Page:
Juárez is one of many Latin American cities that have grown unrestrained. A 3D growth model — distant, dispersed and disconnected — has worsened inequality. Because of the lack of urban planning associated with sprawling cities, many people living on the outskirts have limited access to basic services and transportation. They must invest money and time to commute to work, risking their lives on the road. In Mexico City, for instance, about 90 percent of jobs are located a short distance from areas in which affluent people live. At the World Resources Institute, we advocate for an urban model that is more compact, better connected and more equitable. For that to happen, city planners need to bring new life into historical centers by promoting bicycle and pedestrian mobility, while building residential areas within a short distance of schools and office buildings. Juárez and others, like Querétaro and Puebla, are doing this, revitalizing their historic centers and giving them back the role they once had as economic, touristic and recreational centers.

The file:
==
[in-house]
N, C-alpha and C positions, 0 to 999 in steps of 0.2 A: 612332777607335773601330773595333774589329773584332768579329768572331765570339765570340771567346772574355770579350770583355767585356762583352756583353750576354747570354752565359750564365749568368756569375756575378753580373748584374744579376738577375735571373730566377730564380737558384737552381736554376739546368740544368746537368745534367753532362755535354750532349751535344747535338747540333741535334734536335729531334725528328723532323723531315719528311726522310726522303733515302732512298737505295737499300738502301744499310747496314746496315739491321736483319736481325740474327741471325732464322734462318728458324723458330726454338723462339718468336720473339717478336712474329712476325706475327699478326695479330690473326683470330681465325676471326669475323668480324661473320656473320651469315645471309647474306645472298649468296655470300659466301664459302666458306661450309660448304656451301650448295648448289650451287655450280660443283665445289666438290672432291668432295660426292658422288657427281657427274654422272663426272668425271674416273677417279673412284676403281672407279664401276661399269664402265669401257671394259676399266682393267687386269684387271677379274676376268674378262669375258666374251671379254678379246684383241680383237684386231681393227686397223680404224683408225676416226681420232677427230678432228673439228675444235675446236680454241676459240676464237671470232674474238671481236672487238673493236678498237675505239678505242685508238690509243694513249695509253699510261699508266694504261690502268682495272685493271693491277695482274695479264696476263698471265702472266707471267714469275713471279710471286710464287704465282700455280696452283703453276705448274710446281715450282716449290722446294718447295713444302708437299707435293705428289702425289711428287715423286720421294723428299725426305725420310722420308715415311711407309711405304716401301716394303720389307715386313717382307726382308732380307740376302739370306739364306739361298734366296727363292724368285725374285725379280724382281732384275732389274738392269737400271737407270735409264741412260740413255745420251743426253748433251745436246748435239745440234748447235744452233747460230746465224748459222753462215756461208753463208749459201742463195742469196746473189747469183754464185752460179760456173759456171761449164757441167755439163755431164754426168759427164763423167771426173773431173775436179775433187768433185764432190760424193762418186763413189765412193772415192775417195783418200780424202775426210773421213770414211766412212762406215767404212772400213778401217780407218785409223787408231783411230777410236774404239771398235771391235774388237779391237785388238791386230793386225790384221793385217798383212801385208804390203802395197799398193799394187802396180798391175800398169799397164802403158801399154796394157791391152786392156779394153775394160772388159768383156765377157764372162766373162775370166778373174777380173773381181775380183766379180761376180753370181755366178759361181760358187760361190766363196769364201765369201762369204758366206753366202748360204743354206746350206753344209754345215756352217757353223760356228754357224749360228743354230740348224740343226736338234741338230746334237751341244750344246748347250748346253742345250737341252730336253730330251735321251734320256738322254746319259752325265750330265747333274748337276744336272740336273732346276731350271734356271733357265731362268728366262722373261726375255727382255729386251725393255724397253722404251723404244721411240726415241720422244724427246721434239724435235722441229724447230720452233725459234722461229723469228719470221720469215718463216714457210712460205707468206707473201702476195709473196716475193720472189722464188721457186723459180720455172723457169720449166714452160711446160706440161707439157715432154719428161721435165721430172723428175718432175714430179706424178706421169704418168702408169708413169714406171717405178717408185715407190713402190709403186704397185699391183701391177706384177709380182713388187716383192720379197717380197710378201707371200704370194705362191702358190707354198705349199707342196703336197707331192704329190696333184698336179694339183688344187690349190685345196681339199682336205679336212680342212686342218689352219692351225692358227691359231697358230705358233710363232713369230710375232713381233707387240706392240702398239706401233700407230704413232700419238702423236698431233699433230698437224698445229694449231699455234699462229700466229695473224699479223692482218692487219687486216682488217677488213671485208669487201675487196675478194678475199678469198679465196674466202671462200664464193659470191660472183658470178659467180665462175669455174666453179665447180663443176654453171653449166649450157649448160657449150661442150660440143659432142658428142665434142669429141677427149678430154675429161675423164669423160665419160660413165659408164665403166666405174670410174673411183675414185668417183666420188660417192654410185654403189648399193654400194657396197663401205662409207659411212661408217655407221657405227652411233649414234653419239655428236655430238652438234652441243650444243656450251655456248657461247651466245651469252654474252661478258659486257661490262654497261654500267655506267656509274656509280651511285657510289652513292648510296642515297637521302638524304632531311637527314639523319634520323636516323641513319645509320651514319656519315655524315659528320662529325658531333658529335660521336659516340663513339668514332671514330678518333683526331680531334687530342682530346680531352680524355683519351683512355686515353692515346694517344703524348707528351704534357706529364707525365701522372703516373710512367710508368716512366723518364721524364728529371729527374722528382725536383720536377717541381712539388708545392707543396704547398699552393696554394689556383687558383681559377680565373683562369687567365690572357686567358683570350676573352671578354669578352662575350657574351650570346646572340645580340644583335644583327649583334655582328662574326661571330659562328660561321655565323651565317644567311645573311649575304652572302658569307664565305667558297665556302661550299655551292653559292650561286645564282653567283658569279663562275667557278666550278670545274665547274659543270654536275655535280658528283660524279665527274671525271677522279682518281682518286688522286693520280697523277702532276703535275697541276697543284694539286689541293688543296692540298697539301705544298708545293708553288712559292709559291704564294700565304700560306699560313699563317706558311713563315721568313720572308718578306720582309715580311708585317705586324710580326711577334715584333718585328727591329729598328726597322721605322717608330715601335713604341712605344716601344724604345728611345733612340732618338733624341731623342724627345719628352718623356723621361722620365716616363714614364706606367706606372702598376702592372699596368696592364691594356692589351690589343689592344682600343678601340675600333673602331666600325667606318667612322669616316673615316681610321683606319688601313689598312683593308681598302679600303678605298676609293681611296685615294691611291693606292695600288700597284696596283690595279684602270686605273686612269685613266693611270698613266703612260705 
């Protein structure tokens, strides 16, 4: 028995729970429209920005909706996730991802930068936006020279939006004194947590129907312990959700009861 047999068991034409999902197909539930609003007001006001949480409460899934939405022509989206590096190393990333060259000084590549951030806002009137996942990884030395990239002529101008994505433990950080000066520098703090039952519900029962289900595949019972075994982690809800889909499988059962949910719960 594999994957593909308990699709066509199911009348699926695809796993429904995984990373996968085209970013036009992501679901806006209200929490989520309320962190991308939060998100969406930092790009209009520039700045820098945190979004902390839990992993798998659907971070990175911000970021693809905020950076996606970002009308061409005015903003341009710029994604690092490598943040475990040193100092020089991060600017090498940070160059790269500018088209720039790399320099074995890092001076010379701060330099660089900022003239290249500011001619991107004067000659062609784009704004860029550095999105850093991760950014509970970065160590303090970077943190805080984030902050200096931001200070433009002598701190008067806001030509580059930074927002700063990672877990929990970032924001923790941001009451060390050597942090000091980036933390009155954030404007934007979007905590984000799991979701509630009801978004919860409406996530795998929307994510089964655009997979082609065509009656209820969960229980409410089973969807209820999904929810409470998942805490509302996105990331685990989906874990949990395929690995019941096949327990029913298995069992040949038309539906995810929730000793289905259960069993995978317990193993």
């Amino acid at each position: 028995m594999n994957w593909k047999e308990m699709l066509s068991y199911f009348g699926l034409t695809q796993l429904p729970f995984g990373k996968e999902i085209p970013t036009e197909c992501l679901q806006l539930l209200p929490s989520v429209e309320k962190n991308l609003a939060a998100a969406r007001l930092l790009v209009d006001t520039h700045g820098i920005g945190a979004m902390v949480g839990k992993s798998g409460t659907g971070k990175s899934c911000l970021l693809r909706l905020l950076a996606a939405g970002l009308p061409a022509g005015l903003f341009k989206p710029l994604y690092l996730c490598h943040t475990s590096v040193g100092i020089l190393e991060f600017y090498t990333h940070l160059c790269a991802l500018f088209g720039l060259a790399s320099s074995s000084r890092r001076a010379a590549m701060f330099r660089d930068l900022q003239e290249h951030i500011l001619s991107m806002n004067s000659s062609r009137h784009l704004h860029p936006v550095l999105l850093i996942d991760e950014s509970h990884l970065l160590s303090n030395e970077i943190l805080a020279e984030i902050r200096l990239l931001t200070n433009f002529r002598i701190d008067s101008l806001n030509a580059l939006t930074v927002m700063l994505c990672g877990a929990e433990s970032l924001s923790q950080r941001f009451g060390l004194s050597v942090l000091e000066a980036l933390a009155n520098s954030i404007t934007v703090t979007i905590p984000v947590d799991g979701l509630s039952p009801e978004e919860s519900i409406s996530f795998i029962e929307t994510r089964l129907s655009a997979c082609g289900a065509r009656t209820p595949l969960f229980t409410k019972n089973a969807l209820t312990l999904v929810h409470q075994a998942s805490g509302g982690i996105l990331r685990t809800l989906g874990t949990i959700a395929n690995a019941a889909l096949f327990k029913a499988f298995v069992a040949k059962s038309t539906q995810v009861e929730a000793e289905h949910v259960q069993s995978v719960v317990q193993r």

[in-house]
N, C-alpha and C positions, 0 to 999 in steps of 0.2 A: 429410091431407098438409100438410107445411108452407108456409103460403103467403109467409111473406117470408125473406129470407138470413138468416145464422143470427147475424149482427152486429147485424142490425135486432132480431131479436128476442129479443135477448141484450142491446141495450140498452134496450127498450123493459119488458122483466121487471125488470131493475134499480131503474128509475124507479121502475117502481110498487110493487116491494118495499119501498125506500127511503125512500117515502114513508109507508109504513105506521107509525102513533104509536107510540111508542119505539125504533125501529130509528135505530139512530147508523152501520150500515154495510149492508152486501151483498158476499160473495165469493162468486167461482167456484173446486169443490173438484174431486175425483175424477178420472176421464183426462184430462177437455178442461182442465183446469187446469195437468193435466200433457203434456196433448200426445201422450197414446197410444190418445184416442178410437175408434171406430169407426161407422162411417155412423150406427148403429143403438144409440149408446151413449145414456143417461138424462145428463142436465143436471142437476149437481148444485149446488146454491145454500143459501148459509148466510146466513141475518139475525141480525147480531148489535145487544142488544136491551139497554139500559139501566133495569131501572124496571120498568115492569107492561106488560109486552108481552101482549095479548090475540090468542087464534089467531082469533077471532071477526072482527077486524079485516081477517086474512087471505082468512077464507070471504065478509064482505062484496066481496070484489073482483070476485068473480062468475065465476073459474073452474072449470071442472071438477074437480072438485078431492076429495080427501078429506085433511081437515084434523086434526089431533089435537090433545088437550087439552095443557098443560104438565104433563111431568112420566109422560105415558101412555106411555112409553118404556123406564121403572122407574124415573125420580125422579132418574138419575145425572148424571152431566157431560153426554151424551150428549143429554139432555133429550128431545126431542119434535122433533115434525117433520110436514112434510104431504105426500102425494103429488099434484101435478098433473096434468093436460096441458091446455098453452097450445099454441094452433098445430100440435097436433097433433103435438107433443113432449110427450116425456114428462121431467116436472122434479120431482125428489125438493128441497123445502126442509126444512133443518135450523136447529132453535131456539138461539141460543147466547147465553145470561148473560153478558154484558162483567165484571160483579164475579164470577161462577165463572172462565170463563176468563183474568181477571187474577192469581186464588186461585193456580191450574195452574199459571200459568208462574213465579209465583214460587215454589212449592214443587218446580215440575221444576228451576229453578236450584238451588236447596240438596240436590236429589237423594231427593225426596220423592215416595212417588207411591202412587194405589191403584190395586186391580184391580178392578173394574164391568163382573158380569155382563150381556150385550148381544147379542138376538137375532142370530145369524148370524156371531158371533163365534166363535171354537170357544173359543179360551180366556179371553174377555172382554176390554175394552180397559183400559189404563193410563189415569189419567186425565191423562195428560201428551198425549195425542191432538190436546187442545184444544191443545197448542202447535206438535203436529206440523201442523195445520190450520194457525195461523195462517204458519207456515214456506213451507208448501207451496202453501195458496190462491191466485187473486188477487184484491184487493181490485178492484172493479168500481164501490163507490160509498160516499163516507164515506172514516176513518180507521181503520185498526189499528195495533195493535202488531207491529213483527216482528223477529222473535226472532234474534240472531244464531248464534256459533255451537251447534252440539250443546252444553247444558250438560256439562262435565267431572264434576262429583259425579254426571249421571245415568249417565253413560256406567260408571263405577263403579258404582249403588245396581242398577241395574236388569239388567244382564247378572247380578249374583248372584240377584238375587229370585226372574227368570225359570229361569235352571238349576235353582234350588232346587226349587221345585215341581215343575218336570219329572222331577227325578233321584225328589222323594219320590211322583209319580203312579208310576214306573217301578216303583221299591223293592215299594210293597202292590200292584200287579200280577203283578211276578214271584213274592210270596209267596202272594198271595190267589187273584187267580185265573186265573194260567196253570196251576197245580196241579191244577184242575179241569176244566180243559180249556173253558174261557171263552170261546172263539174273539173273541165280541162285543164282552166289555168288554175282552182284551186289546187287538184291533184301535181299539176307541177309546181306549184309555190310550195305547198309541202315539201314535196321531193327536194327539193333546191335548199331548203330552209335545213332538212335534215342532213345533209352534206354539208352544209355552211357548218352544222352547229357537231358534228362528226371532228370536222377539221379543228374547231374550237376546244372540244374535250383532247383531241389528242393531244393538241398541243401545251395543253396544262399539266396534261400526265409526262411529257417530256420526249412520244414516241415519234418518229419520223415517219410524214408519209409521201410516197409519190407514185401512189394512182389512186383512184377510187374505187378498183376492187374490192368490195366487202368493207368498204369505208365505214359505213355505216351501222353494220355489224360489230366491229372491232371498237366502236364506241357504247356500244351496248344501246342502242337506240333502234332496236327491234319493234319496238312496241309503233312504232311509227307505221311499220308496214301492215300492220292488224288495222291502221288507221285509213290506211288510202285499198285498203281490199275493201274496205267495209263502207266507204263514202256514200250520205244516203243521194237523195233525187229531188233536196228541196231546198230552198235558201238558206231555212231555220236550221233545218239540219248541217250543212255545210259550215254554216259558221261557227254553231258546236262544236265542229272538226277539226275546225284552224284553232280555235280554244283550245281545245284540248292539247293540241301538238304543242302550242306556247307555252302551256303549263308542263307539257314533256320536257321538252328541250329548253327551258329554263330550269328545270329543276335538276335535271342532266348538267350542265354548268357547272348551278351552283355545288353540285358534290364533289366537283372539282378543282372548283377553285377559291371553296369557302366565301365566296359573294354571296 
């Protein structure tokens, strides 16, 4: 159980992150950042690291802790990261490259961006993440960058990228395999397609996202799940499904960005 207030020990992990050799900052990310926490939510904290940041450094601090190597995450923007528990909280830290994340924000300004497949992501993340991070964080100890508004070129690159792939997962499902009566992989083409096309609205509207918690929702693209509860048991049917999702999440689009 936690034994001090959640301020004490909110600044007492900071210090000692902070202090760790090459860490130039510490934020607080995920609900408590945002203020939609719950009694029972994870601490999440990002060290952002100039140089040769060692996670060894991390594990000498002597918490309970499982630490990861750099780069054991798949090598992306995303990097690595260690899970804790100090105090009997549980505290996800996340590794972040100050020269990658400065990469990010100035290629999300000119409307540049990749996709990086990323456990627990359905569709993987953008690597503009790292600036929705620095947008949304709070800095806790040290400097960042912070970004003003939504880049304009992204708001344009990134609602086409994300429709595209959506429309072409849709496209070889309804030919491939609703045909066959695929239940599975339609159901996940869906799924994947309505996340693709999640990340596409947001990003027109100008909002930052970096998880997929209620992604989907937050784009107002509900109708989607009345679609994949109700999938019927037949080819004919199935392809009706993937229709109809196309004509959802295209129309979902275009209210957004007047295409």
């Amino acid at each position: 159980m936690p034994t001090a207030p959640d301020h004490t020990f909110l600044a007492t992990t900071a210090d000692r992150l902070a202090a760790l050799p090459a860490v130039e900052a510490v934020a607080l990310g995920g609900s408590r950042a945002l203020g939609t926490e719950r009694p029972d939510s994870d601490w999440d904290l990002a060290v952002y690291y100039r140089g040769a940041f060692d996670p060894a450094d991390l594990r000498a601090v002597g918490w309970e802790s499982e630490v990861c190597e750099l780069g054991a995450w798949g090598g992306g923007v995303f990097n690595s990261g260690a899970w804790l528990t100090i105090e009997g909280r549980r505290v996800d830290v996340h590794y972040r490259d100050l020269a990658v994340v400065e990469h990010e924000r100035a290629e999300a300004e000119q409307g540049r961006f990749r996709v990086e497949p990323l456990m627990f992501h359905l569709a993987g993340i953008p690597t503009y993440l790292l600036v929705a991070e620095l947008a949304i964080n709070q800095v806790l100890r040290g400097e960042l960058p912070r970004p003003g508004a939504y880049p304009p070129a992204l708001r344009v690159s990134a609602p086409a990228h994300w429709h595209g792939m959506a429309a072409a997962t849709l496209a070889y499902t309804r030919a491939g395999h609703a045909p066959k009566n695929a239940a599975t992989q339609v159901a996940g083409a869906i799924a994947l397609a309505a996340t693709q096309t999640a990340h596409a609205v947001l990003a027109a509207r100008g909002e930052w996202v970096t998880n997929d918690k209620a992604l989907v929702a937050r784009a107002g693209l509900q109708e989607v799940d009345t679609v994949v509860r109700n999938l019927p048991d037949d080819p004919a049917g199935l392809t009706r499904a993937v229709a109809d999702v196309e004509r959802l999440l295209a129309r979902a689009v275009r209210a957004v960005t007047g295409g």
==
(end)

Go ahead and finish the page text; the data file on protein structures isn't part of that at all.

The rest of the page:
Lobo is executive director of the World Resources Institute Mexico